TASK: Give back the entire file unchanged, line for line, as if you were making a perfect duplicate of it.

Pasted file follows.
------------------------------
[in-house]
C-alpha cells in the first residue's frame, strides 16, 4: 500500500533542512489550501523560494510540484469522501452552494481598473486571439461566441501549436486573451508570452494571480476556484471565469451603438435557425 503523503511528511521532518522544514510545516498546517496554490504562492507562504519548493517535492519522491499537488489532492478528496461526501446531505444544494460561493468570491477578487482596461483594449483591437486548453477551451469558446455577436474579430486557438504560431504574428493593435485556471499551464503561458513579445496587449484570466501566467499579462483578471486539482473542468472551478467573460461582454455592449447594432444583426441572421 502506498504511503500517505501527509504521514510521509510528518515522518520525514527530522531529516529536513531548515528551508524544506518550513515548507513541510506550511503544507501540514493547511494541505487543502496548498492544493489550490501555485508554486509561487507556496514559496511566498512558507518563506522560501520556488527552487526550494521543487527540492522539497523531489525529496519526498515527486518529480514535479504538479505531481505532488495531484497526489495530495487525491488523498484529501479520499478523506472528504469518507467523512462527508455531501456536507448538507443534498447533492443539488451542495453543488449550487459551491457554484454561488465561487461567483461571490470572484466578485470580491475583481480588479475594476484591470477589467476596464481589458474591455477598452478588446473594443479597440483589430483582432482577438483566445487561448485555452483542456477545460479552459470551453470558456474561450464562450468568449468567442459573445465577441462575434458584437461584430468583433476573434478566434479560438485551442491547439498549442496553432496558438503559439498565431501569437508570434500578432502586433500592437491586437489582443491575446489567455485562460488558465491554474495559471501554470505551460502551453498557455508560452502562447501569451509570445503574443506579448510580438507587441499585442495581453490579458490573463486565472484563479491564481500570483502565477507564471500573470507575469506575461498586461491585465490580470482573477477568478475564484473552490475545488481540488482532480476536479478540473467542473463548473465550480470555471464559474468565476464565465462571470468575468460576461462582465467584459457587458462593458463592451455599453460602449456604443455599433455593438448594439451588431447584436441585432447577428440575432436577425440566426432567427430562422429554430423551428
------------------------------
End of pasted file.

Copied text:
[in-house]
C-alpha cells in the first residue's frame, strides 16, 4: 500500500533542512489550501523560494510540484469522501452552494481598473486571439461566441501549436486573451508570452494571480476556484471565469451603438435557425 503523503511528511521532518522544514510545516498546517496554490504562492507562504519548493517535492519522491499537488489532492478528496461526501446531505444544494460561493468570491477578487482596461483594449483591437486548453477551451469558446455577436474579430486557438504560431504574428493593435485556471499551464503561458513579445496587449484570466501566467499579462483578471486539482473542468472551478467573460461582454455592449447594432444583426441572421 502506498504511503500517505501527509504521514510521509510528518515522518520525514527530522531529516529536513531548515528551508524544506518550513515548507513541510506550511503544507501540514493547511494541505487543502496548498492544493489550490501555485508554486509561487507556496514559496511566498512558507518563506522560501520556488527552487526550494521543487527540492522539497523531489525529496519526498515527486518529480514535479504538479505531481505532488495531484497526489495530495487525491488523498484529501479520499478523506472528504469518507467523512462527508455531501456536507448538507443534498447533492443539488451542495453543488449550487459551491457554484454561488465561487461567483461571490470572484466578485470580491475583481480588479475594476484591470477589467476596464481589458474591455477598452478588446473594443479597440483589430483582432482577438483566445487561448485555452483542456477545460479552459470551453470558456474561450464562450468568449468567442459573445465577441462575434458584437461584430468583433476573434478566434479560438485551442491547439498549442496553432496558438503559439498565431501569437508570434500578432502586433500592437491586437489582443491575446489567455485562460488558465491554474495559471501554470505551460502551453498557455508560452502562447501569451509570445503574443506579448510580438507587441499585442495581453490579458490573463486565472484563479491564481500570483502565477507564471500573470507575469506575461498586461491585465490580470482573477477568478475564484473552490475545488481540488482532480476536479478540473467542473463548473465550480470555471464559474468565476464565465462571470468575468460576461462582465467584459457587458462593458463592451455599453460602449456604443455599433455593438448594439451588431447584436441585432447577428440575432436577425440566426432567427430562422429554430423551428